Certain medications may interact with chromium, especially when taken on a regular basis (see Table 3). Before taking dietary supplements, check with your doctor or other qualified healthcare provider, especially if you take prescription or over-the-counter medications.

Table 3: Interactions between chromium and medications [14,52-54]
Medications Nature of interaction
  • Antacids
  • Corticosteroids
  • H2 blockers (such as cimetidine, famotidine, nizatidine, and rantidine)
  • Proton-pump inhibitors (such as omeprazole, lansoprazole, rabeprazole, pantoprazole, and esomeprazole)
These medications alter stomach acidity and may impair chromium absorption or enhance excretion
  • Beta-blockers (such as atenolol or propanolol)
  • Corticosteroids
  • Insulin
  • Nicotinic acid
  • Nonsteroidal anti-inflammatory drugs (NSAIDS)
  • Prostaglandin inhibitors (such as ibuprofen, indomethacin, naproxen, piroxicam, and aspirin)
These medications may have their effects enhanced if taken together with chromium or they may increase chromium absorption

Supplemental sources of chromium

Chromium is a widely used supplement. Chromium is sold as a single-ingredient supplement as well as in combination formulas, particularly those marketed for weight loss and performance enhancement.

The safety and efficacy of chromium supplements need more investigation. Please consult with a doctor or other trained healthcare professional before taking any dietary supplements.

Chromium supplements are available as chromium chloride, chromium nicotinate, chromium picolinate, high-chromium yeast, and chromium citrate. Chromium chloride in particular appears to have poor bioavailability. However, given the limited data on chromium absorption in humans, it is not clear which forms are best to take.

The Dietary Guidelines for Americans describes a healthy diet as one that:

  • Emphasizes a variety of fruits, vegetables,  whole grains and dairy (try and avoid too much dairy)
  • Whole grain products and certain fruits and vegetables like broccoli, potatoes, grape juice, and oranges are sources of chromium.
  • Includes lean meats, poultry, fish, beans, eggs, and nuts.
    Lean beef, oysters, eggs, and turkey are sources of chromium.
  • Is low in saturated fats, trans fats, cholesterol, salt (sodium), and added sugars.
  • Stays within your daily calorie needs.

Resources

http://ods.od.nih.gov/factsheets/Chromium-HealthProfessional/

Iodine

What is iodine and what does it do?

Iodine is a mineral found in some foods. The body needs iodine to make thyroid hormones. These hormones control the body’s metabolism and many other important functions. The body also needs thyroid hormones for proper bone and brain development during pregnancy and infancy. Getting enough iodine is important for everyone, especially infants and women who are pregnant.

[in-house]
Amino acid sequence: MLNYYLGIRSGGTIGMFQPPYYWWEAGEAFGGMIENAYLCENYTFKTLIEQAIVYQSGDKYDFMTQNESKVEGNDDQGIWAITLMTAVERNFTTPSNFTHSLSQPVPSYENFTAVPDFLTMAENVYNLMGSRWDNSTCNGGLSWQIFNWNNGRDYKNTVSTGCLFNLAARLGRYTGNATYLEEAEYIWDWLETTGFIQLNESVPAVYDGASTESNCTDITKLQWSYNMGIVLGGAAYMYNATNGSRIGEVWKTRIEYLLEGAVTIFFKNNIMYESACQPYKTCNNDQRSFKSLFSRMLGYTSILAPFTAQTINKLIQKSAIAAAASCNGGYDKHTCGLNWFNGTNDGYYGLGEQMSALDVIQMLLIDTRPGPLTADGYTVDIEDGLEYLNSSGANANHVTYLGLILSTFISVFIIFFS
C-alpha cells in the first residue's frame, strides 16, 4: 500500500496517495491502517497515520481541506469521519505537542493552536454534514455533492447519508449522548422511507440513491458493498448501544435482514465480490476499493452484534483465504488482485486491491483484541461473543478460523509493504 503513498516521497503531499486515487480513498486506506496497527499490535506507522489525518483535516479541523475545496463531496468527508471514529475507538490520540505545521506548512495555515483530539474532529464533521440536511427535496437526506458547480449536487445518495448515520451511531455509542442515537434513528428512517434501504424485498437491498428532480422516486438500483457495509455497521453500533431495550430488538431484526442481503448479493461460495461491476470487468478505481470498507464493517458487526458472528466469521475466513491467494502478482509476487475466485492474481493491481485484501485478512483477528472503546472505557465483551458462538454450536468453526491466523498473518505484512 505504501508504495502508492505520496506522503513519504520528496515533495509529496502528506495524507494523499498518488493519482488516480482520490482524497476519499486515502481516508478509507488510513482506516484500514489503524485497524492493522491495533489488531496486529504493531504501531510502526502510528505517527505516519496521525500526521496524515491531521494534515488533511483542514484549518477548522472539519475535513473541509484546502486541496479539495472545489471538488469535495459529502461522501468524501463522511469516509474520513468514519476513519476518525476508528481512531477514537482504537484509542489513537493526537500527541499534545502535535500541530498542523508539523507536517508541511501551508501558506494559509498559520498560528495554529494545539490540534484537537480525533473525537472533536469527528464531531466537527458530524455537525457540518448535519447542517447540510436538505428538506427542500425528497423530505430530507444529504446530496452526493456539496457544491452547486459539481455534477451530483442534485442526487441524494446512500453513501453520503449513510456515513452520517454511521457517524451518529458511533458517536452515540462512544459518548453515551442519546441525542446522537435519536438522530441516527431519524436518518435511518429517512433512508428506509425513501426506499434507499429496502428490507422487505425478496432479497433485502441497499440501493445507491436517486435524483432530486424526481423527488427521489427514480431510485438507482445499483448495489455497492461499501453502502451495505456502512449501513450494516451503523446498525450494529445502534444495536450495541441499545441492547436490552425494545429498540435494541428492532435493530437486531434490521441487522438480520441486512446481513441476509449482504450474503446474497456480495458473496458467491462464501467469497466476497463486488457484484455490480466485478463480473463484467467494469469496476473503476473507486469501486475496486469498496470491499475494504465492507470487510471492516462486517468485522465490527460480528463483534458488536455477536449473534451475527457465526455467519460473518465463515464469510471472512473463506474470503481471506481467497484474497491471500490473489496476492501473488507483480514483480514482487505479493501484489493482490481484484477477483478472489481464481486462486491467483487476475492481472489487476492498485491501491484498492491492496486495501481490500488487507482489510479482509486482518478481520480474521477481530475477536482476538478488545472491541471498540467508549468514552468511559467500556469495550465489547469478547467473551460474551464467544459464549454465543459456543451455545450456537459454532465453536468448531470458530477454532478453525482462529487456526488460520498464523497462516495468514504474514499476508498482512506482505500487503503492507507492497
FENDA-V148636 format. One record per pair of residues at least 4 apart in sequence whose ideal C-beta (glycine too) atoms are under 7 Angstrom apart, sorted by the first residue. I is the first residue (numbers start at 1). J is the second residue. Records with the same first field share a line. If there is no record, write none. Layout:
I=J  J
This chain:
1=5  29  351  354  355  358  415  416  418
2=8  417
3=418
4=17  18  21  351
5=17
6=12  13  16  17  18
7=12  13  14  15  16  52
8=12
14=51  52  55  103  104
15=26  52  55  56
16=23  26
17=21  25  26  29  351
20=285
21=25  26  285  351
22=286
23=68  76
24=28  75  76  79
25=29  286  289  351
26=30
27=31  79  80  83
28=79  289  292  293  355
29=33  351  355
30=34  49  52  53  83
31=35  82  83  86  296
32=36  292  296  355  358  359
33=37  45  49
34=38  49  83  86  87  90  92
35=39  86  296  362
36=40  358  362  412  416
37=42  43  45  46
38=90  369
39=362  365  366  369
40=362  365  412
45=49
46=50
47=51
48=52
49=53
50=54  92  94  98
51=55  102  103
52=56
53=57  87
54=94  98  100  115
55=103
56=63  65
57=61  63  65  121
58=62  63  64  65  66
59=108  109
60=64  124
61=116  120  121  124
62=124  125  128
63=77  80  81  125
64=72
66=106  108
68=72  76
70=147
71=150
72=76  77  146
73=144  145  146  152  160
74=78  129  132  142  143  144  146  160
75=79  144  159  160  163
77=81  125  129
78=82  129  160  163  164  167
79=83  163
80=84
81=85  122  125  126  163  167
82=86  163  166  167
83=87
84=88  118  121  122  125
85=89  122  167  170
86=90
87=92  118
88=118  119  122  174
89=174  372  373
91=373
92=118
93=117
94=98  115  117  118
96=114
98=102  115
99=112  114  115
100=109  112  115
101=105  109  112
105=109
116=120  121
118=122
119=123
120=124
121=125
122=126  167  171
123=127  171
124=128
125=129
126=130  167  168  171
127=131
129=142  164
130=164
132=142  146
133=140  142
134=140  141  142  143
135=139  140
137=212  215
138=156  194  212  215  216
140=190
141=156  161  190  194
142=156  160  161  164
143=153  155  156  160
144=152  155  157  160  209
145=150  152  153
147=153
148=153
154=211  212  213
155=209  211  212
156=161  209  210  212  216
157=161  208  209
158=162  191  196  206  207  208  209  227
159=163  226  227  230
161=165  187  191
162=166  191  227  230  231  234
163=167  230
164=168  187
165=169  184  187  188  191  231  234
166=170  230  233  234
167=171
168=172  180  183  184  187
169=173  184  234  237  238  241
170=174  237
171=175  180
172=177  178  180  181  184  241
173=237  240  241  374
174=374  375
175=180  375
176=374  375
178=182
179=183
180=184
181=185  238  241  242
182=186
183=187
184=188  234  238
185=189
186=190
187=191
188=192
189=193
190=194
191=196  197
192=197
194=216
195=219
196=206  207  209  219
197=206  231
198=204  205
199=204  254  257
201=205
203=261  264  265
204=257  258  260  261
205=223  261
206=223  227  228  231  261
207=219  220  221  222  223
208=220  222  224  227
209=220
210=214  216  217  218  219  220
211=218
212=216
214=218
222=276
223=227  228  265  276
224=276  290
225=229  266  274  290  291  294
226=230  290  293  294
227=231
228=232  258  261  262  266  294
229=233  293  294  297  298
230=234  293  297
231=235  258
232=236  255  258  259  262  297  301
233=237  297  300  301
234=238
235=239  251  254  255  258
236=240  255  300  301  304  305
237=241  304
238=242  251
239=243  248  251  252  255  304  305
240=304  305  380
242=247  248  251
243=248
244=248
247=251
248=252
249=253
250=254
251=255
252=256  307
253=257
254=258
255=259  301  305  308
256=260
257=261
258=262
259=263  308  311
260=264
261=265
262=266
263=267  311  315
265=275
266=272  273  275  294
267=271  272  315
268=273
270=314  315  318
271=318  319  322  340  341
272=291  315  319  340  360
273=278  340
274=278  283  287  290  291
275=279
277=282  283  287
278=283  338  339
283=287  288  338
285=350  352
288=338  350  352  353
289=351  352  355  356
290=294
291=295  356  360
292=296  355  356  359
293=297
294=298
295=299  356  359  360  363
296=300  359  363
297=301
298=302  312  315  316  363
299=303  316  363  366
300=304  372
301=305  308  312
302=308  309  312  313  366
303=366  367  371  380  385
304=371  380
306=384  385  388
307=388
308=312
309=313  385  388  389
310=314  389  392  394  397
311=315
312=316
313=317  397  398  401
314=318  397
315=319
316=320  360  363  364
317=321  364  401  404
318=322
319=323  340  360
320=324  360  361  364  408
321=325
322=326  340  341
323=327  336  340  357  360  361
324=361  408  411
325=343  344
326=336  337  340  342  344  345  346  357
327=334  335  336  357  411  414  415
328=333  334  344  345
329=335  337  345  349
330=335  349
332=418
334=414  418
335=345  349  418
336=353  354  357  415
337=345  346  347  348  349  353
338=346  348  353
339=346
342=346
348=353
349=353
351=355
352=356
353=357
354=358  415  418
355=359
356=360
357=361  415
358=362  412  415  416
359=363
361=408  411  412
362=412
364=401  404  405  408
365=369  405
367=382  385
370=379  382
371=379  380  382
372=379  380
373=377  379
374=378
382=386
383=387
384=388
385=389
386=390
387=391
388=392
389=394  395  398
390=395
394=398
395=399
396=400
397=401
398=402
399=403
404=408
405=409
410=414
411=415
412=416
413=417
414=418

How much iodine do I need?

The amount of iodine you need each day depends on your age. Average daily recommended amounts are listed below in micrograms (mcg).

Life Stage Recommended Amount
Birth to 6 months 110 mcg
Infants 7–12 months 130 mcg
Children 1–8 years 90 mcg
Children 9–13 years 120 mcg
Teens 14–18 years 150 mcg
Adults 150 mcg
Pregnant teens and women 220 mcg
Breastfeeding teens and women 290 mcg

 What foods provide iodine?

Iodine is found naturally in some foods and is also added to salt that is labeled as “iodized”. You can get recommended amounts of iodine by eating a variety of foods, including the following:

  • Fish (such as cod and tuna), seaweed, shrimp, and other seafood, which are generally rich in iodine.
  • Dairy products (such as milk, yogurt, and cheese) and products made from grains (like breads and cereals), which are the major sources of iodine in American diets.
  • Fruits and vegetables, which contain iodine, although the amount depends on the iodine in the soil where they grew and in any fertilizer that was used.
  • Iodized salt, which is readily available in the United States and many other countries. Processed foods, however, such as canned soups, almost never contain iodized salt.

What kinds of iodine dietary supplements are available?

Iodine is available in dietary supplements, usually in the form of potassium iodide or sodium iodide. Many multivitamin-mineral supplements contain iodine. Dietary supplements of iodine-containing kelp (a seaweed) are also available. However, for a healthy person with a nutritious and balanced diet, it should not be necessary to take supplements with iodine.

Am I getting enough iodine?

Most people get enough iodine from foods and beverages. However, certain groups of people are more likely than others to have trouble getting enough iodine: